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View Diary: Why People Distrust Science (250 comments)

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  •  As an aviophobe (1+ / 0-)
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    Lucy Montrose

    I concur that it is, for me, almost entirely about feeling out of control. From the moment that door shuts, I am now unable to do anything to preserve my life until the plane lands somewhere else and the door opens again. I can't get off. I can't ask the pilot to stop. I have no idea how to fly the plane myself. Even in a car, for example, I can always turn to my friend or whoever is driving--and usually, this is a person I have specifically CHOSEN to get into a car with and not a stranger--and say "hey could you slow down" or "why don't we stop and go to the bathroom" or whatever. I'm still partly in control of my fate.

    "What is essential is invisible to the eye." www.thefoxfoot.com

    by greywolfe359 on Thu Jun 20, 2013 at 09:42:06 AM PDT

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    •  It's important to remember, though (0+ / 0-)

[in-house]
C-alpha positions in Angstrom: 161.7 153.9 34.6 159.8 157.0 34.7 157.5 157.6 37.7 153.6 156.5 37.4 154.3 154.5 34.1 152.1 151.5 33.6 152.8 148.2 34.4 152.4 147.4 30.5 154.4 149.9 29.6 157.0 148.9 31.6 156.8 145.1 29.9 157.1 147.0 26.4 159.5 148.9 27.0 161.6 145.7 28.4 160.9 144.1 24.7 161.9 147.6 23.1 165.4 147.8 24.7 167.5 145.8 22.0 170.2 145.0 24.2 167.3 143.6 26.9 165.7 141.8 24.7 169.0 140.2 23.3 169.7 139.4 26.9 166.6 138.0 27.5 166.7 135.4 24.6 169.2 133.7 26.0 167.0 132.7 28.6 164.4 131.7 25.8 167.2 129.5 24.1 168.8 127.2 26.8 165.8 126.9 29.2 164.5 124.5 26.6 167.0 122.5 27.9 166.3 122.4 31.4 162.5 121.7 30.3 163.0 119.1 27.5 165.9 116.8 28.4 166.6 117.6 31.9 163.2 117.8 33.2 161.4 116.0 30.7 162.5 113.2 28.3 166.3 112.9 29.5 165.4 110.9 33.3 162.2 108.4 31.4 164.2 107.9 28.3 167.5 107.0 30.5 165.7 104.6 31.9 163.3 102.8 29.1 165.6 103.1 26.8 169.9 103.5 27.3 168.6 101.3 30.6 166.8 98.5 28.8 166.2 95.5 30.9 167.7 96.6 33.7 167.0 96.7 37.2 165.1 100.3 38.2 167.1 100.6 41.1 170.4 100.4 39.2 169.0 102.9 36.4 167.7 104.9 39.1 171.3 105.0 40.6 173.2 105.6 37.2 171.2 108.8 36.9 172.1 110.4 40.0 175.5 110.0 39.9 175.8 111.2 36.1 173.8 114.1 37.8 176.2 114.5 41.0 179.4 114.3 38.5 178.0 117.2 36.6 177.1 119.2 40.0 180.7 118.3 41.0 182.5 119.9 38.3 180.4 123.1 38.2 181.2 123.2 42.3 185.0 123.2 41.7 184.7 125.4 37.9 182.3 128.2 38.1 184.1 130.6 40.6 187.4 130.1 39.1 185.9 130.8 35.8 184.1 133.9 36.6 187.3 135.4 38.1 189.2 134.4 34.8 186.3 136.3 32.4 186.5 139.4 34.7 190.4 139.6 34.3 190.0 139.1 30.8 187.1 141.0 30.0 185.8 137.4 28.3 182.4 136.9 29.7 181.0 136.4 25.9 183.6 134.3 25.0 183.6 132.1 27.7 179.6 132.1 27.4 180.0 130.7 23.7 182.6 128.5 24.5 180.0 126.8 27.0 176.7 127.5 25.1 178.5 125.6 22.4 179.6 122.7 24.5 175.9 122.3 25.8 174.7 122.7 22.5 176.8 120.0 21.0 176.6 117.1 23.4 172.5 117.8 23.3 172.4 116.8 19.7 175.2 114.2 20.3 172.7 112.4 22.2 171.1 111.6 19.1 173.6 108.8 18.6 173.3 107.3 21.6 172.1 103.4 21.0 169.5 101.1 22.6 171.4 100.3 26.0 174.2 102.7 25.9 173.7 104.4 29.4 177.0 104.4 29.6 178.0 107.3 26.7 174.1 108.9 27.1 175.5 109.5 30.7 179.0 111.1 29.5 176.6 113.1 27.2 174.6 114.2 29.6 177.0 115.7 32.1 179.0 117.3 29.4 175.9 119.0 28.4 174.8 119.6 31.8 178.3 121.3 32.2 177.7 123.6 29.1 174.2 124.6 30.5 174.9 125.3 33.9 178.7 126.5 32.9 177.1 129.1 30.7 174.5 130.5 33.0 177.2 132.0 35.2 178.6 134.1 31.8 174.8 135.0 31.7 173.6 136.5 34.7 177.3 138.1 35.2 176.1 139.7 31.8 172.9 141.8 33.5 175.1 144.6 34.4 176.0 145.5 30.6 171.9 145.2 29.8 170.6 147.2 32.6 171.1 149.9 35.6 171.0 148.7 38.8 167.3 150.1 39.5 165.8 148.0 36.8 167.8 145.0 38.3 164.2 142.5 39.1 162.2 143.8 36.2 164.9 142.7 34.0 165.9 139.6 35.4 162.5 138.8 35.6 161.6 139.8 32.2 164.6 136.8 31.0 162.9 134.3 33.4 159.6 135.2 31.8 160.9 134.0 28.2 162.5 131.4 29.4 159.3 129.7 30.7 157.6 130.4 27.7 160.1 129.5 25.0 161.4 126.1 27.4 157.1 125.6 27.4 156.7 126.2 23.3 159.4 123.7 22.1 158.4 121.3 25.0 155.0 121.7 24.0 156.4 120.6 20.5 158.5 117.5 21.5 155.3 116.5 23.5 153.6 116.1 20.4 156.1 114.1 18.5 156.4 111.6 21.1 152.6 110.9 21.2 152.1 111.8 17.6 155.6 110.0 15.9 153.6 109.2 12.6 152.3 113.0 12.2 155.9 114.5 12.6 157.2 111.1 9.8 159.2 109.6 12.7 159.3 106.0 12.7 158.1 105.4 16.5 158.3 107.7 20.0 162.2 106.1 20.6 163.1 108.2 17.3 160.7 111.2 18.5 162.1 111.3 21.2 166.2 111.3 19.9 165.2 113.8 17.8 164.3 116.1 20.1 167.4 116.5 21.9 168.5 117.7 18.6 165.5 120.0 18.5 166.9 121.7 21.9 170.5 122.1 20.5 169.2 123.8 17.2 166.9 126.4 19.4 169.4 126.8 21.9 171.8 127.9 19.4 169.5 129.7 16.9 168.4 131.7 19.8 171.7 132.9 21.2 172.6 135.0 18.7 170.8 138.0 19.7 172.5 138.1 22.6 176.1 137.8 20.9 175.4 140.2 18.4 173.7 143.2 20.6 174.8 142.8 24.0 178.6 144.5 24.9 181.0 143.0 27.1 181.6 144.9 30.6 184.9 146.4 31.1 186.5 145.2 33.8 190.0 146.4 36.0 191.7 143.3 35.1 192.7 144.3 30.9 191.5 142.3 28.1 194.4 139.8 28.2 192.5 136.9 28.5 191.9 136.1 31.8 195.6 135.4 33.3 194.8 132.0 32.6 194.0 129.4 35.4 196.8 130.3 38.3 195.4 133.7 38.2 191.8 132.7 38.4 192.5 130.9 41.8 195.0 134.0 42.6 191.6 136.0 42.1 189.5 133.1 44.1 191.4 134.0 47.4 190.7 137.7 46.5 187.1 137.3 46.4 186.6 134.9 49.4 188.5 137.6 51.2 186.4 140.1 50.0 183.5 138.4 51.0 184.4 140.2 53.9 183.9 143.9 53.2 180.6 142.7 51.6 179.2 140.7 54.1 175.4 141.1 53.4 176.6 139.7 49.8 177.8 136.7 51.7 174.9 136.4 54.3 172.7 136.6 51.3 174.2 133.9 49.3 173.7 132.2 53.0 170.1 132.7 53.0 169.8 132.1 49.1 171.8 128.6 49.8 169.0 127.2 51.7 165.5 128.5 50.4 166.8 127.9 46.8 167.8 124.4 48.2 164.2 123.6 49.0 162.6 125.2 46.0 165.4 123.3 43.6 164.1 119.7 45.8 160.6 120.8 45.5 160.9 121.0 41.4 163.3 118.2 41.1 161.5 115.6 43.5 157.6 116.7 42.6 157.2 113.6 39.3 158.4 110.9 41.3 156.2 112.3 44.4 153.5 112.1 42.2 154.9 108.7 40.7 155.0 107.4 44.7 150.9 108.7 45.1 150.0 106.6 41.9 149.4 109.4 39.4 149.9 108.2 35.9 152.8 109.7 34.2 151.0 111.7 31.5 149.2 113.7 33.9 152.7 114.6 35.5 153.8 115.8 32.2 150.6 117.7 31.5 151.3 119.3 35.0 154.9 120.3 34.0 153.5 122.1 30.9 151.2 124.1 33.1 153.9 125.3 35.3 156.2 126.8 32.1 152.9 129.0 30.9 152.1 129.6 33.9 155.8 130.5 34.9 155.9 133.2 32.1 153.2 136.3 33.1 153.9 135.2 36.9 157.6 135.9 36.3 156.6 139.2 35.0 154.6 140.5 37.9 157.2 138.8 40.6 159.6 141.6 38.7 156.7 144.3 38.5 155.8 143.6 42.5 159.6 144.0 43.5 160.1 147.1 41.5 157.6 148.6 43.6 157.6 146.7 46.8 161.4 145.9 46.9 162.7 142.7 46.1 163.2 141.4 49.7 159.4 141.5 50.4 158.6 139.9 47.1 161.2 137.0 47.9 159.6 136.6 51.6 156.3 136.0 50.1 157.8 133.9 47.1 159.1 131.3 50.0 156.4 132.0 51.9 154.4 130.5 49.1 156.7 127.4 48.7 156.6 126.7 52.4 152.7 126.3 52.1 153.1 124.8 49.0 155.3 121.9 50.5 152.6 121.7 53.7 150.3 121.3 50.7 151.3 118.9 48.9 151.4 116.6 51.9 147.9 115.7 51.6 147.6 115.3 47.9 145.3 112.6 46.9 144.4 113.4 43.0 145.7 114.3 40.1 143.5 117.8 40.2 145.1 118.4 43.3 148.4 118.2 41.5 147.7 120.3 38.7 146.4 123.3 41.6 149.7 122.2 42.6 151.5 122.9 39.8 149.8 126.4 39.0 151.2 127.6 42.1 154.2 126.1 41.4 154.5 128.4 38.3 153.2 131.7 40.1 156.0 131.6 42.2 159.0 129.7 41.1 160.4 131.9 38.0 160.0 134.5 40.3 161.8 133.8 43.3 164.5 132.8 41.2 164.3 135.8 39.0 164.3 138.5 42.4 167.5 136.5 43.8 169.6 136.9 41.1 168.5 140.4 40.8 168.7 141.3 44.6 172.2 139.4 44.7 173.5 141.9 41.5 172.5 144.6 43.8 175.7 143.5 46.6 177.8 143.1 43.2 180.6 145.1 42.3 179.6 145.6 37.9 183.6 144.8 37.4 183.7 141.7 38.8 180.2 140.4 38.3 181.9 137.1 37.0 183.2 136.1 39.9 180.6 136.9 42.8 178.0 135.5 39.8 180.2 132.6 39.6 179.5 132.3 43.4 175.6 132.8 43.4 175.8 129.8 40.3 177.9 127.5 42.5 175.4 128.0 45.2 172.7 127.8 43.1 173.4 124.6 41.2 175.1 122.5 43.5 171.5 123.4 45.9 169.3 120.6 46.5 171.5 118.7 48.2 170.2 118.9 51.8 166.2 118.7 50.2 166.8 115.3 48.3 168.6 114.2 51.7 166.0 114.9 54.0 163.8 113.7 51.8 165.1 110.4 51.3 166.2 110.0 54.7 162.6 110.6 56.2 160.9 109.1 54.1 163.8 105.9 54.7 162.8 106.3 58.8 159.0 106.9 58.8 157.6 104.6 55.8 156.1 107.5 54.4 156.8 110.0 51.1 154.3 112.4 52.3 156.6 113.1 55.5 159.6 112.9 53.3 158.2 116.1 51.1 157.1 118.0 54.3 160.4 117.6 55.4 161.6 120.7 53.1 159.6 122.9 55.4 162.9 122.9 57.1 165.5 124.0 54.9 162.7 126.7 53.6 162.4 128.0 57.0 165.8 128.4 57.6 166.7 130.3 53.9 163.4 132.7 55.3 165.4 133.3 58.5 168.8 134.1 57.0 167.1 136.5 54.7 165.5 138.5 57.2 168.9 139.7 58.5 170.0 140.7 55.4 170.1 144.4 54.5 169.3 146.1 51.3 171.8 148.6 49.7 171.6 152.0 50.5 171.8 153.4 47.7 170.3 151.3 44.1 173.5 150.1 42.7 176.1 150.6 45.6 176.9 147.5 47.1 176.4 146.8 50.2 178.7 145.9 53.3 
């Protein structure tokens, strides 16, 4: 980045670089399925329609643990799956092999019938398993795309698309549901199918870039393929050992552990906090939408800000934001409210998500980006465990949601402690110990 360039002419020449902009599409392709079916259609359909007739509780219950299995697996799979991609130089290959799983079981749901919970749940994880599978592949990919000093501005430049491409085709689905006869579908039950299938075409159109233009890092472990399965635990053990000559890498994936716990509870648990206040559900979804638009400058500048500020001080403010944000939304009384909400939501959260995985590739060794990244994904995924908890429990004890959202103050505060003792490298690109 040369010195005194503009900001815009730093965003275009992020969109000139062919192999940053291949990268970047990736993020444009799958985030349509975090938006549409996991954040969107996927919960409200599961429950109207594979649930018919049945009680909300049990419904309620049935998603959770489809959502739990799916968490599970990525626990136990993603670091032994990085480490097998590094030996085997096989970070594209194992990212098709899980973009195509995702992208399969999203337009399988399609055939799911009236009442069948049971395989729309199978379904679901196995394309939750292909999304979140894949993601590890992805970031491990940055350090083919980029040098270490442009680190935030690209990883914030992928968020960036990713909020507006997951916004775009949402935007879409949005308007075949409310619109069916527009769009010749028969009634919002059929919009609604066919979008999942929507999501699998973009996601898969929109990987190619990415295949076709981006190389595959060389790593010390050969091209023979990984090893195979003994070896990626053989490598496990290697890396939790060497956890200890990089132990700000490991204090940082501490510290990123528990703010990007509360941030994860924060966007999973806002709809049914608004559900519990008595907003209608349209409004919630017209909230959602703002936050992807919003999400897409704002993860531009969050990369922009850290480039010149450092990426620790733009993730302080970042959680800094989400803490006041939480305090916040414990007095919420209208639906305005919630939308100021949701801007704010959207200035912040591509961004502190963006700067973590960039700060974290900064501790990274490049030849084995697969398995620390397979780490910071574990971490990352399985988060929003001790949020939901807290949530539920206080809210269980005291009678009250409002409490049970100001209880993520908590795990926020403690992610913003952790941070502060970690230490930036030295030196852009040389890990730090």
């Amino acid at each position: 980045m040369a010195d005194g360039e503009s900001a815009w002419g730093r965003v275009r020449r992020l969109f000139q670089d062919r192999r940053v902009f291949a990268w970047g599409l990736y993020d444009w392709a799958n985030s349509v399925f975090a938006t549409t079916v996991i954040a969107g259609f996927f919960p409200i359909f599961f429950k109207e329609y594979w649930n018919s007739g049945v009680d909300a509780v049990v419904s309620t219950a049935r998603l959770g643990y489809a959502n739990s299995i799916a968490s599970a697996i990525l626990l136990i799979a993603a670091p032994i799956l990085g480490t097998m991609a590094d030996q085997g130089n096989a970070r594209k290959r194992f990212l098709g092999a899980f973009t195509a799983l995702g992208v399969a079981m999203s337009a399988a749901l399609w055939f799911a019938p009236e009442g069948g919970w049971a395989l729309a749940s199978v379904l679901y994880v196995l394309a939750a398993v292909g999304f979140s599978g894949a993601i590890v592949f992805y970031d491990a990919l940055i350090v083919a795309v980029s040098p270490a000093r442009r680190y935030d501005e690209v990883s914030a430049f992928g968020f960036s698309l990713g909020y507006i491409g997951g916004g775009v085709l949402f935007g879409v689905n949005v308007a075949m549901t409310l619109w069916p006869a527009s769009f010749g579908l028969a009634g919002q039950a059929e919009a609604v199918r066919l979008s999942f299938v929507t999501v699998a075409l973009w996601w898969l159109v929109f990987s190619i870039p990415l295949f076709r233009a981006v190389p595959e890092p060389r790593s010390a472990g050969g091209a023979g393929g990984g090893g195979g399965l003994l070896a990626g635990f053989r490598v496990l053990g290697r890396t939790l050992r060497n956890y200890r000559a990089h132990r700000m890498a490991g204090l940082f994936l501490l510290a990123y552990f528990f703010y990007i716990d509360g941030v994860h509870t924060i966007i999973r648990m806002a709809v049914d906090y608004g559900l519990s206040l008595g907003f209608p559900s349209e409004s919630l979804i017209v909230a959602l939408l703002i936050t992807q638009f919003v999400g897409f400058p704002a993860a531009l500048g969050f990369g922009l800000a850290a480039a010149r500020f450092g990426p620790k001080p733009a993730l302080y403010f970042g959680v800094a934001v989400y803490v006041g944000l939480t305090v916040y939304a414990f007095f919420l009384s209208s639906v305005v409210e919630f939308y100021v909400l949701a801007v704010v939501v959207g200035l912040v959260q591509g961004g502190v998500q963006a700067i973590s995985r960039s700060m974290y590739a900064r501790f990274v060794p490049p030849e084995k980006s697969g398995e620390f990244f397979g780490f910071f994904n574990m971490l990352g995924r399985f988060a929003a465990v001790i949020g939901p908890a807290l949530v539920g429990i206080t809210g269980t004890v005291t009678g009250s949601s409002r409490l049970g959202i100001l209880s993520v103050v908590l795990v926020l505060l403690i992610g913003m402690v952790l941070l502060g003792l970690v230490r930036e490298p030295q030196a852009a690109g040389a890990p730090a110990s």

that fear of flying is hardly ever a result of not knowing risks, or not knowing how to assess them. It's really more an irrational (and known to the sufferer to be irrational) response to being in an enclosed space with lots of other people and not having the ability to get out of it at will. Although most self-identified geeks would have a hard time believing it, it isn't related to intelligence or academic ability at all.

      Where poor risk assessment comes in is when people view a certain number of people dying in a plane crash as being far more tragic (and warranting much greater corrective measures) than an equal or larger number of people dying in car crashes.

      Personally, as a physician, I would be very concerned at a child becoming febrile after having ingested bleach or had it shot up his rectum—Orac (Respectful Insolence)

      by ebohlman on Thu Jun 20, 2013 at 02:29:33 PM PDT

      [ Parent ]

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